World War I known as the First World War or the Great War, was a global war originating in Europe that lasted from 28 July 1914 to 11 November 1918. Contemporaneously described as "the war to end all wars", it led to the mobilisation of more than 70 million military personnel, including 60 million Europeans, making it one of the largest wars in history, it is one of the deadliest conflicts in history, with an estimated nine million combatants and seven million civilian deaths as a direct result of the war, while resulting genocides and the 1918 influenza pandemic caused another 50 to 100 million deaths worldwide. On 28 June 1914, Gavrilo Princip, a Bosnian Serb Yugoslav nationalist, assassinated the Austro-Hungarian heir Archduke Franz Ferdinand in Sarajevo, leading to the July Crisis. In response, on 23 July Austria-Hungary issued an ultimatum to Serbia. Serbia's reply failed to satisfy the Austrians, the two moved to a war footing. A network of interlocking alliances enlarged the crisis from a bilateral issue in the Balkans to one involving most of Europe.
By July 1914, the great powers of Europe were divided into two coalitions: the Triple Entente—consisting of France and Britain—and the Triple Alliance of Germany, Austria-Hungary and Italy. Russia felt it necessary to back Serbia and, after Austria-Hungary shelled the Serbian capital of Belgrade on the 28th, partial mobilisation was approved. General Russian mobilisation was announced on the evening of 30 July; when Russia failed to comply, Germany declared war on 1 August in support of Austria-Hungary, with Austria-Hungary following suit on 6th. German strategy for a war on two fronts against France and Russia was to concentrate the bulk of its army in the West to defeat France within four weeks shift forces to the East before Russia could mobilise. On 2 August, Germany demanded free passage through Belgium, an essential element in achieving a quick victory over France; when this was refused, German forces invaded Belgium on 3 August and declared war on France the same day. On 12 August and France declared war on Austria-Hungary.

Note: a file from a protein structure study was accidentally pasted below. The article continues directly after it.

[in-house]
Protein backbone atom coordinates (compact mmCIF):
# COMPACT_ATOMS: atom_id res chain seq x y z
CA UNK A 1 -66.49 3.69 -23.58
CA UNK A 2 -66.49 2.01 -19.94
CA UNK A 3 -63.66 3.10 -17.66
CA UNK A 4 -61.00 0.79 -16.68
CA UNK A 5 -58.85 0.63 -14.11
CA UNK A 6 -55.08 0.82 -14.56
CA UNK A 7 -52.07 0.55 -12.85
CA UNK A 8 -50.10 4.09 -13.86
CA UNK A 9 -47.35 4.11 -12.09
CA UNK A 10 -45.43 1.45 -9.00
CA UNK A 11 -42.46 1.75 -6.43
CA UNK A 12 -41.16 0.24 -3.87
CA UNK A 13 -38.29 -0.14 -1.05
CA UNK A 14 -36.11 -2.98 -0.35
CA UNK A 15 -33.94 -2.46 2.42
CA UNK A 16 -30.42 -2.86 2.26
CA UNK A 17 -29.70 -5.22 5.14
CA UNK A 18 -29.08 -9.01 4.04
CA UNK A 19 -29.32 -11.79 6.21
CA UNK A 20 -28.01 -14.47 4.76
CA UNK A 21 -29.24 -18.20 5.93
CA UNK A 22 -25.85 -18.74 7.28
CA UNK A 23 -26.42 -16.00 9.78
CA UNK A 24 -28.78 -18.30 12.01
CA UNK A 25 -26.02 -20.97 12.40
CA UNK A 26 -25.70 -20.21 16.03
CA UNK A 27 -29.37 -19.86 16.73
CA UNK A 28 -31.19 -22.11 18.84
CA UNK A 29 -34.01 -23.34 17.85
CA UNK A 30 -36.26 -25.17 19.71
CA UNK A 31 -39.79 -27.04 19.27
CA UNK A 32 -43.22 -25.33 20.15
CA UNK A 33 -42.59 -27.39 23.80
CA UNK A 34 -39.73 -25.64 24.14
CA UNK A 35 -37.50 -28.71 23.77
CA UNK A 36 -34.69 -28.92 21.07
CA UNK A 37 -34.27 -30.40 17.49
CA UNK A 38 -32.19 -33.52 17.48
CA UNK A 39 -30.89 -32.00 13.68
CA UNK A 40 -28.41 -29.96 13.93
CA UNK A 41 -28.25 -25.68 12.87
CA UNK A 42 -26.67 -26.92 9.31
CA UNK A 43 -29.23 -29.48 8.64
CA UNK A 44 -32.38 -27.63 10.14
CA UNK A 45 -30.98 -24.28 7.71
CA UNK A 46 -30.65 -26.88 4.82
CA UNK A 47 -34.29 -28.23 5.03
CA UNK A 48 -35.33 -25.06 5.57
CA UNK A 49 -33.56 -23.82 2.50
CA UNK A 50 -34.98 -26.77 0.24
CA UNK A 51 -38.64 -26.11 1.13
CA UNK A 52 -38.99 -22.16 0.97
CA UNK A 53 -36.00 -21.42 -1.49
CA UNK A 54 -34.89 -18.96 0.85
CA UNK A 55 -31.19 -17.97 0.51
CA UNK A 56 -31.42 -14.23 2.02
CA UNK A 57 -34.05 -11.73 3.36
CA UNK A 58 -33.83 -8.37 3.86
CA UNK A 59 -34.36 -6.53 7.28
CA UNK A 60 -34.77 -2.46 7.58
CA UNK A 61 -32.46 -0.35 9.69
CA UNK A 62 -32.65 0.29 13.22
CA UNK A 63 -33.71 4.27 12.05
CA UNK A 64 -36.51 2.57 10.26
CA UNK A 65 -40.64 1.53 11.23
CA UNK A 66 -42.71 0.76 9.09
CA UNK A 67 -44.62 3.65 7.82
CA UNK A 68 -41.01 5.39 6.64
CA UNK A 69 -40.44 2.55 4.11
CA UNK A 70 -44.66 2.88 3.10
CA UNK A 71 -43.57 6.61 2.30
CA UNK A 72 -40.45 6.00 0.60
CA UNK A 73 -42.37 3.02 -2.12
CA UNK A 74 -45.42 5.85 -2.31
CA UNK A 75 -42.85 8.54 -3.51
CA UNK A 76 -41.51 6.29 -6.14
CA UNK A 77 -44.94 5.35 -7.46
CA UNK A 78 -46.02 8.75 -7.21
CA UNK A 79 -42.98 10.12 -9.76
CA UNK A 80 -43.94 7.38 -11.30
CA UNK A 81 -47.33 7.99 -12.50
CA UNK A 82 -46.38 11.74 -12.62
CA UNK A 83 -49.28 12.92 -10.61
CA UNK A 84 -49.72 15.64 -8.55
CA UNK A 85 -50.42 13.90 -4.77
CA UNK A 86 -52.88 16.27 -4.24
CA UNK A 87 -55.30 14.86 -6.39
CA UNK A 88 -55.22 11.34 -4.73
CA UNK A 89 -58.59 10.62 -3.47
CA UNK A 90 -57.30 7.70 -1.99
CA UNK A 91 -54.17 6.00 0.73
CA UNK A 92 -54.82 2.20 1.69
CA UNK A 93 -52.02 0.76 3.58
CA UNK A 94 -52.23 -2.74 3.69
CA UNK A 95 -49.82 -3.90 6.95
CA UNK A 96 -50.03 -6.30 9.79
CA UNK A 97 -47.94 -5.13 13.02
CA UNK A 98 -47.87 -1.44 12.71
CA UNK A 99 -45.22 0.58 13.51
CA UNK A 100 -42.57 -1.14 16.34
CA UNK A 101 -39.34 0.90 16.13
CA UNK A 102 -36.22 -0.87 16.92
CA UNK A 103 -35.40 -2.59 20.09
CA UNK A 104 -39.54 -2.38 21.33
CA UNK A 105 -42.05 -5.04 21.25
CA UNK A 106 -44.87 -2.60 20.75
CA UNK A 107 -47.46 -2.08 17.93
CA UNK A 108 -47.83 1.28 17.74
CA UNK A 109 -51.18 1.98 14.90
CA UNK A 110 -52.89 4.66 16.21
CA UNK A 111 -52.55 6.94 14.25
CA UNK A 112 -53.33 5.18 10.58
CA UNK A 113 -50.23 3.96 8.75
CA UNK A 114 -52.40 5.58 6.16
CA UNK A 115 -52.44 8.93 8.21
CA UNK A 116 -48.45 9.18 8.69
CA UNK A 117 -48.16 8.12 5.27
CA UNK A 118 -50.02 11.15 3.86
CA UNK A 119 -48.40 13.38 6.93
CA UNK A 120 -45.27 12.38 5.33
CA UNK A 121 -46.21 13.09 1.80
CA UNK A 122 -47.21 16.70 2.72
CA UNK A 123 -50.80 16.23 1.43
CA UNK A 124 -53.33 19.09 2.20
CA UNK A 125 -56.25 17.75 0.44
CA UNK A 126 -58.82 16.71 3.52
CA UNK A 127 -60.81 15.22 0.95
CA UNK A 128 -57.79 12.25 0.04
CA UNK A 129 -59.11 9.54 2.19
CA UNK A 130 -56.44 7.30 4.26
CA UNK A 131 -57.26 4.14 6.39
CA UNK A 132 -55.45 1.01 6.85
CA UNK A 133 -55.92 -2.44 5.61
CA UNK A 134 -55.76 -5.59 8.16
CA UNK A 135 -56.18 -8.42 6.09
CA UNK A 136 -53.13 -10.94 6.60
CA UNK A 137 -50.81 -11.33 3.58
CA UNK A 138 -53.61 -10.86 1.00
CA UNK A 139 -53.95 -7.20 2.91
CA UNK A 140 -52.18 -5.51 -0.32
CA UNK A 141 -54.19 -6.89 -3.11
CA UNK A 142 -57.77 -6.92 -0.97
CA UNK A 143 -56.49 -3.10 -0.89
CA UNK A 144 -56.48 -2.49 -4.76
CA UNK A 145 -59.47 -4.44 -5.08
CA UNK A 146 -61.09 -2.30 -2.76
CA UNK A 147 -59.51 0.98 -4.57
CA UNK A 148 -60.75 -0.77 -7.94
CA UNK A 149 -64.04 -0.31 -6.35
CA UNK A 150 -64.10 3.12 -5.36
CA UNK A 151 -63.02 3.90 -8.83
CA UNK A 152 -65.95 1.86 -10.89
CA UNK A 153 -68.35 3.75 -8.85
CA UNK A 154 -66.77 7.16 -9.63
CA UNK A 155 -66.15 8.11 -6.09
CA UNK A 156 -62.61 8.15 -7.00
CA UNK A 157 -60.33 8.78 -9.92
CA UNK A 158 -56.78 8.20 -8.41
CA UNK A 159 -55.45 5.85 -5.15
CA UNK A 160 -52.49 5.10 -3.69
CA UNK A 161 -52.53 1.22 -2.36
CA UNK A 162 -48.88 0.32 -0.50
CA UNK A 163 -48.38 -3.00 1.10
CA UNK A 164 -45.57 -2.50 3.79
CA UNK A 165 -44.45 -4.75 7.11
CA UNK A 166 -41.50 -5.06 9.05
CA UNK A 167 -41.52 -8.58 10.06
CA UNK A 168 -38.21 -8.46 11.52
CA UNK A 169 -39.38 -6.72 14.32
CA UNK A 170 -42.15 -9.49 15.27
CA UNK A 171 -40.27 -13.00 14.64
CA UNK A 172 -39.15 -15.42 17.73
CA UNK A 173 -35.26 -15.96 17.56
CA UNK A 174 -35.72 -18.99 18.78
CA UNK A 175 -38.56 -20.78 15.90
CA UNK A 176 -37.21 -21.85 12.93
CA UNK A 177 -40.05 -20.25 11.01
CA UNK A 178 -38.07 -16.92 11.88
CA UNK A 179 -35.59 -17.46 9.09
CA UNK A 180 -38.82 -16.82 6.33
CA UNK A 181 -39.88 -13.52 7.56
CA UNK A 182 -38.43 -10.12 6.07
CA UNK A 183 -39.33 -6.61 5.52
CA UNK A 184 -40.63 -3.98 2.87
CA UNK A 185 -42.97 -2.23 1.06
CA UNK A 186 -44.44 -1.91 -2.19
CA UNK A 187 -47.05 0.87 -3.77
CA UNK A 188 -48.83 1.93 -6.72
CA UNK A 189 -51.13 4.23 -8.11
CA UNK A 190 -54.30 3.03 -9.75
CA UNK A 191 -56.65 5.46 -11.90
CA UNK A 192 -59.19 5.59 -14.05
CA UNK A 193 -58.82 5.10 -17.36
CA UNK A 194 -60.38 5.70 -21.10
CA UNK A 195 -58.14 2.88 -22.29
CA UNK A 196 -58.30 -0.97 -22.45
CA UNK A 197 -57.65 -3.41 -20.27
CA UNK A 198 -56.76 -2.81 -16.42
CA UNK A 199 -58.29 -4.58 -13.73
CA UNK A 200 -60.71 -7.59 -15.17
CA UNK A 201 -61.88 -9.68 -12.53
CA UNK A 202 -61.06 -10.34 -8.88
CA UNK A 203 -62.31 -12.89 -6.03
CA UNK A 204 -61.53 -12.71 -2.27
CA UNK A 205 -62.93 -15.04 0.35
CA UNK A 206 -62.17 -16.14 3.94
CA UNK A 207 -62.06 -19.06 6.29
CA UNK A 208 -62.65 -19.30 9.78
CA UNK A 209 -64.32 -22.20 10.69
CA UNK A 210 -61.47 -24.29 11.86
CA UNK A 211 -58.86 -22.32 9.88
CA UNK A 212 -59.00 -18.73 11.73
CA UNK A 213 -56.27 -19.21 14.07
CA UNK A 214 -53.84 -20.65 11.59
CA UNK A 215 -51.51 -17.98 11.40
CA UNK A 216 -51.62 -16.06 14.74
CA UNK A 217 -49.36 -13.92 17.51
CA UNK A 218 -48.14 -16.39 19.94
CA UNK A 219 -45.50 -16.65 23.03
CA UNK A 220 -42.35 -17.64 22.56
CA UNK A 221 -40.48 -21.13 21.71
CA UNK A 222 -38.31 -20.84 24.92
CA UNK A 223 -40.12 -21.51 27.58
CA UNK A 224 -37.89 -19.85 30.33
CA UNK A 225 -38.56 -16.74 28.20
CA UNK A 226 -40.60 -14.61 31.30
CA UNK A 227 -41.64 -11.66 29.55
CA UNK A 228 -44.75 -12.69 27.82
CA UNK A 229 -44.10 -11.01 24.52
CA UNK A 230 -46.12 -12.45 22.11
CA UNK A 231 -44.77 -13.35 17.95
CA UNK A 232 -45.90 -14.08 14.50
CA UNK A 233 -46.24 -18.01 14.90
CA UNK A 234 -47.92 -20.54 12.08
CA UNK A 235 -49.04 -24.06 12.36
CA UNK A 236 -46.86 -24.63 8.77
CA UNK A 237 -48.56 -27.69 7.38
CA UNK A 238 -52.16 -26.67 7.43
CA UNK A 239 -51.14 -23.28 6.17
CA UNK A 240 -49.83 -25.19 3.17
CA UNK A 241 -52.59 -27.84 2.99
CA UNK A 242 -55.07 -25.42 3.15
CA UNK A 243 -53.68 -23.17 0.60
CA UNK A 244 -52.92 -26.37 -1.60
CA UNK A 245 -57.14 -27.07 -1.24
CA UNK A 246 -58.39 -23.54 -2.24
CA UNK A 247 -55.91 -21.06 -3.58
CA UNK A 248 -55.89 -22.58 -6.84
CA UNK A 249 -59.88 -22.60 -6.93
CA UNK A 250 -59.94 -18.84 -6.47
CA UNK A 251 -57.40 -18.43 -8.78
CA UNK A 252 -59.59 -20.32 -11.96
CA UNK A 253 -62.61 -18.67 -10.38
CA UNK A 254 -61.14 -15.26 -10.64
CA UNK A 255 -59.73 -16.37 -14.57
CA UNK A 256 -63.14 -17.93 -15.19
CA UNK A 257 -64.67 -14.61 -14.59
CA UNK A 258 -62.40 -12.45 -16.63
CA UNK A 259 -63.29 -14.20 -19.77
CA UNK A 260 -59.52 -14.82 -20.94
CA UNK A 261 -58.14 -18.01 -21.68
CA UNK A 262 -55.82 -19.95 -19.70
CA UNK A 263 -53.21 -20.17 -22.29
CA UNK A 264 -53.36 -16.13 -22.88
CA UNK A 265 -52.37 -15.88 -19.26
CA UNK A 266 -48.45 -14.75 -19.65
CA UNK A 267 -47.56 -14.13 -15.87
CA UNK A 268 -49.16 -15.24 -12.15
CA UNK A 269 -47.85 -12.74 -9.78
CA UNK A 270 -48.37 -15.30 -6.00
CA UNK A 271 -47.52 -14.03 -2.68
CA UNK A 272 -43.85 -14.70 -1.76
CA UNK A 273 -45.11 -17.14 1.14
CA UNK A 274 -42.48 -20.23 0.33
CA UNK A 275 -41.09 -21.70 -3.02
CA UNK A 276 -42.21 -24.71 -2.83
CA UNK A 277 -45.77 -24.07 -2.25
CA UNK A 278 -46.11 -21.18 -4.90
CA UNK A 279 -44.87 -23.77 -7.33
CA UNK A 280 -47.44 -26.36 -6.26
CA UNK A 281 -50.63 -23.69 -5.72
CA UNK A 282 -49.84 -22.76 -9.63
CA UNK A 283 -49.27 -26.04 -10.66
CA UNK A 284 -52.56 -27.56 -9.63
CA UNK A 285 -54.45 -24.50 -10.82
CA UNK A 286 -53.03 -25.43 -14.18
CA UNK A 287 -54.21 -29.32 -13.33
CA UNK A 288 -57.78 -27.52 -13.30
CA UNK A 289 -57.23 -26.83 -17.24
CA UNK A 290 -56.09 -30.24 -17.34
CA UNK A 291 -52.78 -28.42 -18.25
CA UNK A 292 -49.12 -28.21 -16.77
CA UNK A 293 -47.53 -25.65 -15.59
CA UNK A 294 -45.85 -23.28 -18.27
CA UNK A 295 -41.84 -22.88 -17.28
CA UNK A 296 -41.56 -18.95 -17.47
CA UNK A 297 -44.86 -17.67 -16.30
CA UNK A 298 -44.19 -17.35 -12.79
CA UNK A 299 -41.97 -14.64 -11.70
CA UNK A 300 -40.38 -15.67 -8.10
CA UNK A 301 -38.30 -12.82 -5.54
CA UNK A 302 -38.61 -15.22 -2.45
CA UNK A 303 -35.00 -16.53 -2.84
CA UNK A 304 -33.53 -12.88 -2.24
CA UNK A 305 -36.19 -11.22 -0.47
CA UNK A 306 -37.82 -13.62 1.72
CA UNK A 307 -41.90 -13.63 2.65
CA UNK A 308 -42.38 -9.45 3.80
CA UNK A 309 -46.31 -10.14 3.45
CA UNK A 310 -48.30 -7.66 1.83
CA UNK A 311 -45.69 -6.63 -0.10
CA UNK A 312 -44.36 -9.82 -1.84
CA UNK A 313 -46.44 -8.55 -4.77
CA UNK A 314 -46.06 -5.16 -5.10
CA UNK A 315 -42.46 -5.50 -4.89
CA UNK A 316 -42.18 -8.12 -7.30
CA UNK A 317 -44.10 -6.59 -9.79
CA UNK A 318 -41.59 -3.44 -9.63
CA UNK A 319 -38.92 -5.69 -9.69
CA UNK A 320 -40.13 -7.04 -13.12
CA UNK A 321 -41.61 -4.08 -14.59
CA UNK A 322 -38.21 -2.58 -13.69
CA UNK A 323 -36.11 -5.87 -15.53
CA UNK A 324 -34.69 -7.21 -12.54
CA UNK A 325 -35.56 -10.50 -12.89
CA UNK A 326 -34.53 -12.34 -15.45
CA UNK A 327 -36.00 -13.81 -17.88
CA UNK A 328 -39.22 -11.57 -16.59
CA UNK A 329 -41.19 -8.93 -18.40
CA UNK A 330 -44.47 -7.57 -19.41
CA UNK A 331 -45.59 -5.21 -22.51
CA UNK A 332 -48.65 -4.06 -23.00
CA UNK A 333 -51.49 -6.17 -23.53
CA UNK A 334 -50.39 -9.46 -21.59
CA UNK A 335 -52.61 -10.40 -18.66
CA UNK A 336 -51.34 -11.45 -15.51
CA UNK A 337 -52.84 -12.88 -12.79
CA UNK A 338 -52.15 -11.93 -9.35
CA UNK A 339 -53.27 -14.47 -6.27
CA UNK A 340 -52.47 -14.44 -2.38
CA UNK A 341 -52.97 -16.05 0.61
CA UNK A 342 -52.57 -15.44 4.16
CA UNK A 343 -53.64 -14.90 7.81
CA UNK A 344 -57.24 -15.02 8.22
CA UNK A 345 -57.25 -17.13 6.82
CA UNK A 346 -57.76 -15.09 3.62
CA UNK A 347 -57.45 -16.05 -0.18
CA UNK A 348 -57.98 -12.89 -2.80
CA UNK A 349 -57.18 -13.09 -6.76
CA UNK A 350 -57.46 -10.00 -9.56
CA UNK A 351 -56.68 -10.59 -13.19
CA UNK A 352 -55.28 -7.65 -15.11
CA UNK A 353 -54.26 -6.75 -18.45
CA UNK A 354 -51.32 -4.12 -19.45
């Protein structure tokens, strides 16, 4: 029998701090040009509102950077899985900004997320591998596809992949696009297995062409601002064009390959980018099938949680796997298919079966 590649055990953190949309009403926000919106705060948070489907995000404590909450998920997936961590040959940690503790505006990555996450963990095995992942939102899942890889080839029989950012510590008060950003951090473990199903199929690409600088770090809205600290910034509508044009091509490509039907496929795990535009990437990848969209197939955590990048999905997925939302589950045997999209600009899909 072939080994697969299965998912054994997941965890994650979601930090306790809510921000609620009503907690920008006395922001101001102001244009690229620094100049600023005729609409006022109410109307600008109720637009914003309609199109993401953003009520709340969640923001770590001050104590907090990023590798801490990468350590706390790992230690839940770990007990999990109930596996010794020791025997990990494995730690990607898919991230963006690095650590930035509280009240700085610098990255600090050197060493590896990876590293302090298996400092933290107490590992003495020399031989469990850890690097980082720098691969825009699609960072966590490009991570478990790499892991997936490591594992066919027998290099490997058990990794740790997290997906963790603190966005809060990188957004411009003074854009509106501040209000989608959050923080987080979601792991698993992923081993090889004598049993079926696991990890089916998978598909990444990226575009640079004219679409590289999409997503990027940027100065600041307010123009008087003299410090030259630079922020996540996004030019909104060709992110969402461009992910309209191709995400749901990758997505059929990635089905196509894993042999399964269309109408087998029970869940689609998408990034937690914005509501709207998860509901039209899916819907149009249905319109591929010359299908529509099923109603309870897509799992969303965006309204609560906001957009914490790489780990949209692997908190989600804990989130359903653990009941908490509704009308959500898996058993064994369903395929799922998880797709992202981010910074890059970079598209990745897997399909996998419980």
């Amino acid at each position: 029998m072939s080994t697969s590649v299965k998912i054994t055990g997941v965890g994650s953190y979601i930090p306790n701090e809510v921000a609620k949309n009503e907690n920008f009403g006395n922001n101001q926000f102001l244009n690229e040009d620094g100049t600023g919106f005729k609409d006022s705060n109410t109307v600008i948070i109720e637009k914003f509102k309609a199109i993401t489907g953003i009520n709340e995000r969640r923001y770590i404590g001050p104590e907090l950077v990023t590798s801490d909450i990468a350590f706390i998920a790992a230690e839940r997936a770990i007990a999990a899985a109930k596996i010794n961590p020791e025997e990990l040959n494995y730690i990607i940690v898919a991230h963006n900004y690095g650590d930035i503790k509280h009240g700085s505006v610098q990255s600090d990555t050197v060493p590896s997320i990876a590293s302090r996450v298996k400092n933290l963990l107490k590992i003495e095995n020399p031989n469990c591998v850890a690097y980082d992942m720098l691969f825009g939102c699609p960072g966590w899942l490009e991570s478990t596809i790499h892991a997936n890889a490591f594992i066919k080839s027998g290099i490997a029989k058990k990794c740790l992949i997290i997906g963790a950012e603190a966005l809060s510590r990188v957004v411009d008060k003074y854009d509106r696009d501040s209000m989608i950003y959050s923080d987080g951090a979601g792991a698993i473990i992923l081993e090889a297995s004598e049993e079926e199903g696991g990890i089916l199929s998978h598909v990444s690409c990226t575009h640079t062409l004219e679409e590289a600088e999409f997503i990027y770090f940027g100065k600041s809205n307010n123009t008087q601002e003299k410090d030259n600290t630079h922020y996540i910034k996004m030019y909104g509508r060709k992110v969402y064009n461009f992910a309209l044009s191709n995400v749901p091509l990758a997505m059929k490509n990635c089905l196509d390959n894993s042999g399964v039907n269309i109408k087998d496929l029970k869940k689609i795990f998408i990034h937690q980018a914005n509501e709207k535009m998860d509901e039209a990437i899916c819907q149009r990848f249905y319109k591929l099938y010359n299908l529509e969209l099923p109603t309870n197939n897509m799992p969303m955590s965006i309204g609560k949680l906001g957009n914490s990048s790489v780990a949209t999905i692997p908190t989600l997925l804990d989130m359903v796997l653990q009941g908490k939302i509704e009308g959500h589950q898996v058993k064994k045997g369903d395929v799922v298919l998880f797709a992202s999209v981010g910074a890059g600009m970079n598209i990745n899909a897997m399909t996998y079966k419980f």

In November 1914, the Ottoman Empire entered the war on the side of the Alliance, opening fronts in the Caucasus and the Sinai Peninsula. The war was fought in and drew upon each power's colonial empire as well, spreading the conflict to Africa and across the globe; the Entente and its allies would become known as the Allied Powers, while the grouping of Austria-Hungary and their allies would become known as the Central Powers. The German advance into France was halted at the Battle of the Marne and by the end of 1914, the Western Front settled into a battle of attrition, marked by a long series of trench lines that changed little until 1917. In 1915, Italy opened a front in the Alps. Bulgaria joined the Central Powers in 1915 and Greece joined the Allies in 1917, expanding the war in the Balkans; the United States remained neutral, although by doing nothing to prevent the Allies from procuring American supplies whilst the Allied blockade prevented the Germans from doing the same the U. S. became an important supplier of war material to the Allies.
After the sinking of American merchant ships by German submarines, the revelation that the Germans were trying to incite Mexico to make war on the United States, the U. S. declared war on Germany on 6 April 1917. Trained American forces would not begin arriving at the front in large numbers until mid-1918, but the American Expeditionary Force would reach some two million troops. Though Serbia was defeated in 1915, Romania joined the Allied Powers in 1916 only to be defeated in 1917, none of the great powers were knocked out of the war until 1918; the 1917 February Revolution in Russia replaced the Tsarist autocracy with the Provisional Government, but continuing discontent at the cost of the war led to the October Revolution, the creation of the Soviet Socialist Republic, the signing of the Treaty of Brest-Litovsk by the new government in March 1918, ending Russia's involvement in the war. This allowed the transfer of large numbers of German troops from the East to the Western Front, resulting in the German March 1918 Offensive.